Drama’s Production of Lovesick

“You get to get in your car! And drive! To work! By yourself! Do you know what I would give to be able to drive? In my car? By myself? Anywhere? You leave me here all alone!’ shouts junior Jessie Rollins across the stage at her scene partner, rehearsing an emotional climax in the Drama Team’s new production, Love/Sick by John Cariani.

The show contains nine different two-person scenes, all revolving around couples in a world slightly unlike our own. In each scene, there’s something a little off that makes the relationships go awry. Director Devon Kasper describes it as a dark comedy, and the show uses these borderline-supernatural problems as a way to exacerbate the inherent absurdity and melodrama that often plagues relationships. “Love/Sick is a play with a lot of surreal moments and themes, not unlike living through a pandemic!” said director Cat Schliecher. She said she is very proud of the cast and their flexibility. The cast is keen to get back on stage, even with covid.

After over a year without a show, the Drama Team is excited to finally be able to act again. Love/Sick is particularly suited to the COVID era, as all scenes only require two people, and are able to be blocked socially distanced. Still, Coronavirus has presented some challenges to the team. Schleicher said she hopes that the play is going to be captivating. COVID-19 has required the team to cut most meaningful interactions such as a hug, kiss, or a hand hold. That isn’t even to mention the underlying fear that the show will again face a last-minute cancellation, like last year.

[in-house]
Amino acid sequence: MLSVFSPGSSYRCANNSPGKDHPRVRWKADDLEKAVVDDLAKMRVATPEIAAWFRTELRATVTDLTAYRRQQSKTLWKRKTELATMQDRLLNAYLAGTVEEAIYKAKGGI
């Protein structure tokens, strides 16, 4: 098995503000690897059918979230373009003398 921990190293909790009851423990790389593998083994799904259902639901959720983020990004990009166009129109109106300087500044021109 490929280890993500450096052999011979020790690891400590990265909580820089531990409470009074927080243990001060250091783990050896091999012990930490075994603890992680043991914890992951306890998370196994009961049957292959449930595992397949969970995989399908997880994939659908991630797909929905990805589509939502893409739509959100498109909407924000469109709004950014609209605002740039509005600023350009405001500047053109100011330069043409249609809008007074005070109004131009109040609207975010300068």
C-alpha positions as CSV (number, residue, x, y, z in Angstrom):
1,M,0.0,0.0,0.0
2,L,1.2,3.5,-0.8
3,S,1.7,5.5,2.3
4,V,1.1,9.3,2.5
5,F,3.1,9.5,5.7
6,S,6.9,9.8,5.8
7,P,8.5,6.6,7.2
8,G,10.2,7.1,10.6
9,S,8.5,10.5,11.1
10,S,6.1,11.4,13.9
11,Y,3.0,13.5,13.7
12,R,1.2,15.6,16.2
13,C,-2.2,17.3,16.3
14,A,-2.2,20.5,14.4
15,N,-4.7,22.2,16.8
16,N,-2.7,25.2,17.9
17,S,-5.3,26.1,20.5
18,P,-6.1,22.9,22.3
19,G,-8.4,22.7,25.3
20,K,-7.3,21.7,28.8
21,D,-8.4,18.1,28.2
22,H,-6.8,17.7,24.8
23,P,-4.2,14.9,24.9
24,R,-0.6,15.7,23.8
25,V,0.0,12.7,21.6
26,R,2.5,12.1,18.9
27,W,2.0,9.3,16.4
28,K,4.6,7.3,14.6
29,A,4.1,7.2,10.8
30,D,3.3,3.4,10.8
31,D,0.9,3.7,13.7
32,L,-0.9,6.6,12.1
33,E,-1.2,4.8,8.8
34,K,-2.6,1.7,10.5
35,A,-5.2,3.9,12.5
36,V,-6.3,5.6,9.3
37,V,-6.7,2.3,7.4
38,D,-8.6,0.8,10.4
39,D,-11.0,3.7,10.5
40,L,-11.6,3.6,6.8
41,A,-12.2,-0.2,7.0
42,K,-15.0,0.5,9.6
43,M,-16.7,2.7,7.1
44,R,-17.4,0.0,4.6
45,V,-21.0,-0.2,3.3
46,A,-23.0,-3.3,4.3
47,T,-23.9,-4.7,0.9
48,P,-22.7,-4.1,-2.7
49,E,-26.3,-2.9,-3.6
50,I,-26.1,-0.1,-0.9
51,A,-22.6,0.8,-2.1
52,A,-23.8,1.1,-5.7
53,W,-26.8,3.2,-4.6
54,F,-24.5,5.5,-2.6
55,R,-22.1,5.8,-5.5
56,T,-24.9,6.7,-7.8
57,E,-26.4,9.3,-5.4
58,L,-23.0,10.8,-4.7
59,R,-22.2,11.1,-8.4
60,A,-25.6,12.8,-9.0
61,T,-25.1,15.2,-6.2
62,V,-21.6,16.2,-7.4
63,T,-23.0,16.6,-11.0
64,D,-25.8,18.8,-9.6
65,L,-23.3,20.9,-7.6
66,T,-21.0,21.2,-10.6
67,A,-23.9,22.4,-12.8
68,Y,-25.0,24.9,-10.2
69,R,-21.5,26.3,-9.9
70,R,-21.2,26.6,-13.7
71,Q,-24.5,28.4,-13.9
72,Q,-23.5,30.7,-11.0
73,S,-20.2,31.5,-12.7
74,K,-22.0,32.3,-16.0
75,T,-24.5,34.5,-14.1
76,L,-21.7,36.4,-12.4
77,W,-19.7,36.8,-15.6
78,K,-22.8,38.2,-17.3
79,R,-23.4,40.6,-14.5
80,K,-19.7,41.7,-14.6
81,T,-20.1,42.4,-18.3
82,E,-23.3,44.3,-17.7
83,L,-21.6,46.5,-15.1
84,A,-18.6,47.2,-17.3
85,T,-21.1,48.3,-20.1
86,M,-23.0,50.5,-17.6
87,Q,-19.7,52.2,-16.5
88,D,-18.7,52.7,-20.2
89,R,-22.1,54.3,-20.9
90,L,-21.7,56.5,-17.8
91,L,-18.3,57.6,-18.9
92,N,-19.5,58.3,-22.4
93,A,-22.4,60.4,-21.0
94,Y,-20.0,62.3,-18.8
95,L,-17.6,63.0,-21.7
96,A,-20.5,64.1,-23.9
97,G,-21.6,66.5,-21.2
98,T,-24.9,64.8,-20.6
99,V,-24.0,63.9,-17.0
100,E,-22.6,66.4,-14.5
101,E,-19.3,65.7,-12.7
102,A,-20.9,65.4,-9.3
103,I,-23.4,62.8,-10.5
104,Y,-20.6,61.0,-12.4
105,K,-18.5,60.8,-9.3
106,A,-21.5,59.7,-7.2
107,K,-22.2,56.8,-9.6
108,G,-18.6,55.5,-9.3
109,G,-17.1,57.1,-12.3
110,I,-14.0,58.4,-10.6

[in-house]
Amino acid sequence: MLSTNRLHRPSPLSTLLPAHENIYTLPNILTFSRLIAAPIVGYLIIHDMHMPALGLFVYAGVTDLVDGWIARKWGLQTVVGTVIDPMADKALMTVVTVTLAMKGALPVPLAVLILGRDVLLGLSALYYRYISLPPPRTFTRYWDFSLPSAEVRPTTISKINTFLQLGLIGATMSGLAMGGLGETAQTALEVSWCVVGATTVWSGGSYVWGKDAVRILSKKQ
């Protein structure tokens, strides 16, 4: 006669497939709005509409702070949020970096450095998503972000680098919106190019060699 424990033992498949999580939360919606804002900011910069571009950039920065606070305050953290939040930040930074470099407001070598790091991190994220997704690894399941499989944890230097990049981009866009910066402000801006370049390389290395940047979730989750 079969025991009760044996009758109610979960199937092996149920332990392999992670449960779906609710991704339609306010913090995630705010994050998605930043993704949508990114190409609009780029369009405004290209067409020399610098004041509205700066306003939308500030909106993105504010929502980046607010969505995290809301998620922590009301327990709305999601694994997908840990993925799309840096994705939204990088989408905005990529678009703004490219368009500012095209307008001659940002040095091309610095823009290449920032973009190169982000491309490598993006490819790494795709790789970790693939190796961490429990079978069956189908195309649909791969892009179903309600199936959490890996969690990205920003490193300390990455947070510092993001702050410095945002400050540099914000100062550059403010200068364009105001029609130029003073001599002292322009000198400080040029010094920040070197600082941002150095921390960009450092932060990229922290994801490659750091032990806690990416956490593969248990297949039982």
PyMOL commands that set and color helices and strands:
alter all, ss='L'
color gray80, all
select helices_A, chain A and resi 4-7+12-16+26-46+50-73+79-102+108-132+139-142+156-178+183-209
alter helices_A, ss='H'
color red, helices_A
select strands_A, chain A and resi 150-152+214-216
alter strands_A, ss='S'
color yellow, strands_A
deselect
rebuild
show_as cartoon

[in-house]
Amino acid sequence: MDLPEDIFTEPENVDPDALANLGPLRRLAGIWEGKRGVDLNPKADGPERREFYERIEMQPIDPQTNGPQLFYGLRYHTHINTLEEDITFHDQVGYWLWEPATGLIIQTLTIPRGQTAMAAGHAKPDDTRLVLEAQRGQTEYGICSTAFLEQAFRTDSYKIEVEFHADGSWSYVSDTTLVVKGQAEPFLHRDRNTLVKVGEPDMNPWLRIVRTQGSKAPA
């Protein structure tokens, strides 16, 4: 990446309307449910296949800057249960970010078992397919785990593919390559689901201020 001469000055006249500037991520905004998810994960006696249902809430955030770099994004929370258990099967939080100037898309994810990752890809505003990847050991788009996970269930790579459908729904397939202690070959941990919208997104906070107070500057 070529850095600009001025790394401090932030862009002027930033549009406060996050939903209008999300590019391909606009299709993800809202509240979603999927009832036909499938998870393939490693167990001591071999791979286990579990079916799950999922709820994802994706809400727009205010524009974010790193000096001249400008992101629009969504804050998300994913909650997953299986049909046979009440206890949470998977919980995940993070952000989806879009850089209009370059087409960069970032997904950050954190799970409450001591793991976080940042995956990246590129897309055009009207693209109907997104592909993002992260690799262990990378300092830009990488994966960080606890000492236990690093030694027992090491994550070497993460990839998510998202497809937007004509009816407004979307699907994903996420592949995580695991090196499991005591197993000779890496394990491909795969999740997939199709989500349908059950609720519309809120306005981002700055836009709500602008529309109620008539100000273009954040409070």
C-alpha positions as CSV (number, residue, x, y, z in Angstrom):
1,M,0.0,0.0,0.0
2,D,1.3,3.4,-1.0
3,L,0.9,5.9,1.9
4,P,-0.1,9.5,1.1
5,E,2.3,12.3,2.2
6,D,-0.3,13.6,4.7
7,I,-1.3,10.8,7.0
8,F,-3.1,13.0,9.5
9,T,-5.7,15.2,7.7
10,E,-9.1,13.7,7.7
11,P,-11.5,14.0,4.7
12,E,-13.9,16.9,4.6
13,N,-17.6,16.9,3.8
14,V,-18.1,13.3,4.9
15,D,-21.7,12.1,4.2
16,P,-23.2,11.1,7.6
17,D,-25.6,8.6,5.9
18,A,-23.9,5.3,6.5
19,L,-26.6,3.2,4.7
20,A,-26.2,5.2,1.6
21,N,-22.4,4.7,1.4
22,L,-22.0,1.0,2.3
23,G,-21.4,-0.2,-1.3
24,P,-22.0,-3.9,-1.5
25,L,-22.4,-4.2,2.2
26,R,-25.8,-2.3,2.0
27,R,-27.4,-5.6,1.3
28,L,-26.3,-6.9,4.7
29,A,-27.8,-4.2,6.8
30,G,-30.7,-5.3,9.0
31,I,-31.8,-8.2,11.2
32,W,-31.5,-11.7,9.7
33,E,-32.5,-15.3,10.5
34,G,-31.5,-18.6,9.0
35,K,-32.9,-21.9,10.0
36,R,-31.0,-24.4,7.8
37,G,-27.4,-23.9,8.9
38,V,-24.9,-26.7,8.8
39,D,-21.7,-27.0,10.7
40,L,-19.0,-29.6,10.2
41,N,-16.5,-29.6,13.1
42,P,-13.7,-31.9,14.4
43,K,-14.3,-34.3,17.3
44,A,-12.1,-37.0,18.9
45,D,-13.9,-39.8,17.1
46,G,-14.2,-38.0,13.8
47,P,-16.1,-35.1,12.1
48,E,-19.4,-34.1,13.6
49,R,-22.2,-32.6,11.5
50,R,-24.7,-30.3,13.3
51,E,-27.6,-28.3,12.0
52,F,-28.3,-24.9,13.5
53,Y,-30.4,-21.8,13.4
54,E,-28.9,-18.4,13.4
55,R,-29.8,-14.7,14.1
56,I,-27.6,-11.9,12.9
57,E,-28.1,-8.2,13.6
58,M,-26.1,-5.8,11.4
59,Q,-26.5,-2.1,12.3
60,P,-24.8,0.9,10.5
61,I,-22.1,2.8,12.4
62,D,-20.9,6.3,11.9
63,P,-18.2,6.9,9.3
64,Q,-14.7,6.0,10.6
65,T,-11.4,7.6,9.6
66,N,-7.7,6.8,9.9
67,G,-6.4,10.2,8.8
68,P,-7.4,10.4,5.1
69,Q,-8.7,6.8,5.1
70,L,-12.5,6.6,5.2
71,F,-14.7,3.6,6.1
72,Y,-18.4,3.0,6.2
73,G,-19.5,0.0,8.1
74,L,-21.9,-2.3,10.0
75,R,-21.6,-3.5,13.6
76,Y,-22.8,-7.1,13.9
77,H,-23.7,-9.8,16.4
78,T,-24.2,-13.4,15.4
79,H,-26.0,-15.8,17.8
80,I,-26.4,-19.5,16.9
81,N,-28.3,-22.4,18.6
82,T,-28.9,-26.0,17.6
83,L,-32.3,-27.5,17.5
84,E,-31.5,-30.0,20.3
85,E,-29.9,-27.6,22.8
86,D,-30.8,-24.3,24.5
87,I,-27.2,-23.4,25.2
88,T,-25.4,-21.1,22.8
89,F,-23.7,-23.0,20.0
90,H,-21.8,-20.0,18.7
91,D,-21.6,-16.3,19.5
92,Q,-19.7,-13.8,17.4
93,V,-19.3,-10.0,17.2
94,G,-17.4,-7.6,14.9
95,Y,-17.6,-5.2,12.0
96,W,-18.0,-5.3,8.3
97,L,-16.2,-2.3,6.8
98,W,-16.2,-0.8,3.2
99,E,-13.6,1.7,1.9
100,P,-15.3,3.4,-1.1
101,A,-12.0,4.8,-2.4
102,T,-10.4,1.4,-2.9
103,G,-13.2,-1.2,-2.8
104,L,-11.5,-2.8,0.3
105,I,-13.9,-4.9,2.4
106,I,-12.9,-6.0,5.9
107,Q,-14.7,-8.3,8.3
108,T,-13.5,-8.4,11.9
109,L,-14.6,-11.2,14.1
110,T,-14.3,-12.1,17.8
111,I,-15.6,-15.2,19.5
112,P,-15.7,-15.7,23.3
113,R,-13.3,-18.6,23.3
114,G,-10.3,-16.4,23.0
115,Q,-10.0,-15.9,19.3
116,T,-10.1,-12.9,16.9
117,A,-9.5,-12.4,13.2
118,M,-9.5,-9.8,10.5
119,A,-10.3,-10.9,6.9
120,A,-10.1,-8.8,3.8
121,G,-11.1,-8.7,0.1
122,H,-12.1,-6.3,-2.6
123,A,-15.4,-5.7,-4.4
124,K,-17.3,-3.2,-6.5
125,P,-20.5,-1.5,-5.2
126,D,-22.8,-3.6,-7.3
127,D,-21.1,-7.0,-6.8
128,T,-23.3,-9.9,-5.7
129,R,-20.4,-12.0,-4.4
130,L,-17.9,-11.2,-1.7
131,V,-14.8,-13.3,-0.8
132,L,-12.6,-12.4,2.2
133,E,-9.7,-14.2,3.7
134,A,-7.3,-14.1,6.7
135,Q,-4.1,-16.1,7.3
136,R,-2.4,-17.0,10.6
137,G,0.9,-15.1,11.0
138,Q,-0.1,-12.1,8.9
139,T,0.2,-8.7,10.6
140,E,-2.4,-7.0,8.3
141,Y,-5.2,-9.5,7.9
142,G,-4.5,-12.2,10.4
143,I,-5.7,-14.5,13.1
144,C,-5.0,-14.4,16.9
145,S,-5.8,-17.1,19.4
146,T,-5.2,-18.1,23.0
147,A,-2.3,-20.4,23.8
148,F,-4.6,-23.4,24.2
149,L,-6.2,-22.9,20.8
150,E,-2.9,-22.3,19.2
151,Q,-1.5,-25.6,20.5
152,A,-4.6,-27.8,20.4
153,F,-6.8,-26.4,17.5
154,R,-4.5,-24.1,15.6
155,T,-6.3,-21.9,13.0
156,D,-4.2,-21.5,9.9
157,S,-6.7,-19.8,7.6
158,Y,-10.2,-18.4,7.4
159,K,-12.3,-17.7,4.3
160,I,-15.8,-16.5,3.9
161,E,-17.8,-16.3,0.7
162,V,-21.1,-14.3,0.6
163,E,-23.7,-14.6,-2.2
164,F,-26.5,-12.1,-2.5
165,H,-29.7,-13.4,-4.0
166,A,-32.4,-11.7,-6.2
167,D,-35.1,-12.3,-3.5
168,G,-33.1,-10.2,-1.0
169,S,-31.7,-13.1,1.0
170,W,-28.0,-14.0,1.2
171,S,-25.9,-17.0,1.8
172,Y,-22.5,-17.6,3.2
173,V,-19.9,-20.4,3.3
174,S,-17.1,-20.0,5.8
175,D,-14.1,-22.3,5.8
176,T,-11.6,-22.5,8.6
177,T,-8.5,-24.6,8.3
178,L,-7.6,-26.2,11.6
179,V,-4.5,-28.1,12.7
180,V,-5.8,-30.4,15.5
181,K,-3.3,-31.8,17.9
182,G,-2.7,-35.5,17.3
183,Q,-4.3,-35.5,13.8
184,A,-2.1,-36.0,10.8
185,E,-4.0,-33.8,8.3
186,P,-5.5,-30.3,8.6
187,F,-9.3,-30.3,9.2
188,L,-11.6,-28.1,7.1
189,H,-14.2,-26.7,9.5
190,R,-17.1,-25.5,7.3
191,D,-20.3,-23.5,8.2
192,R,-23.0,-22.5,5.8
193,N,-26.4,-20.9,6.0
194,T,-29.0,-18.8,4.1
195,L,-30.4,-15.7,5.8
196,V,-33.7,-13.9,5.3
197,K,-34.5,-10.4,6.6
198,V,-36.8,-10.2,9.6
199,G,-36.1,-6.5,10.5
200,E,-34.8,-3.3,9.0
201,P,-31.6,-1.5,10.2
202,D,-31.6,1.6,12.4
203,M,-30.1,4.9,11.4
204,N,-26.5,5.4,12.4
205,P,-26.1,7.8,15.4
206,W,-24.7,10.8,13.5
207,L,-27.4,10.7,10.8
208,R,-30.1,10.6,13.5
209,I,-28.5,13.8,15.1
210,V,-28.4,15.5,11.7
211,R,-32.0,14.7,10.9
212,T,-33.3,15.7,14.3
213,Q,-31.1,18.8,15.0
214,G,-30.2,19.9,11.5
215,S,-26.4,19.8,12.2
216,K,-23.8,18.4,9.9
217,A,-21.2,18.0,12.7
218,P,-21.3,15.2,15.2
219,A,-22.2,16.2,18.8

“My current worry is that we are going to get shut down during either of our tech weeks or we will have another Clue situation where we were told at the last minute that we can’t put on the show we worked so hard on,” said sophomore Danica Hinerman, a member of the technical crew.

Last year, COVID-19 came to America during the midnight hour of rehearsals. On the last night of their Tech rehearsals, where they stay five hours after school each day for the two weeks directly prior to their performance, the Drama team was told that their performances scheduled for that weekend were canceled due to the Coronavirus pandemic. After it became clear that in-person schooling wouldn’t be returning before the summer, the Drama team orchestrated a performance of Clue done over the internet, which was later put on the internet and aired on KHEN’s Storytime Radio. Later that summer, to make up for Shakespeare in the Park, the Drama team put on an entirely Zoomed play, where actors worked remotely from their homes.

“I know the actors miss moving around on stage and the whole process of putting on a show. I also know that the crew misses those things too,” said Hinerman.

Junior Jay Lobeck, who is playing a singing telegram in this production, was excited to get back on stage after such a long hiatus. “[I am] ecstatic to be presenting Love/Sick in-person this year,” Lobeck said. “At first I had some standoffish feelings involving Love/Sick being a romance play and all, but as I continue to move along with this play I learn to love it more and more.”

The Drama team will be performing Love/Sick the weekend of April 9th. They will have two evening shows on Friday, April 9th and Saturday, April 10th at 7 p.m. and will have a matinee on Sunday, April 11th at 2 p.m. Tickets will cost $5 for adults and $4 for students. As Schleicher said, “The spirit of theatre remains as vibrant as ever!”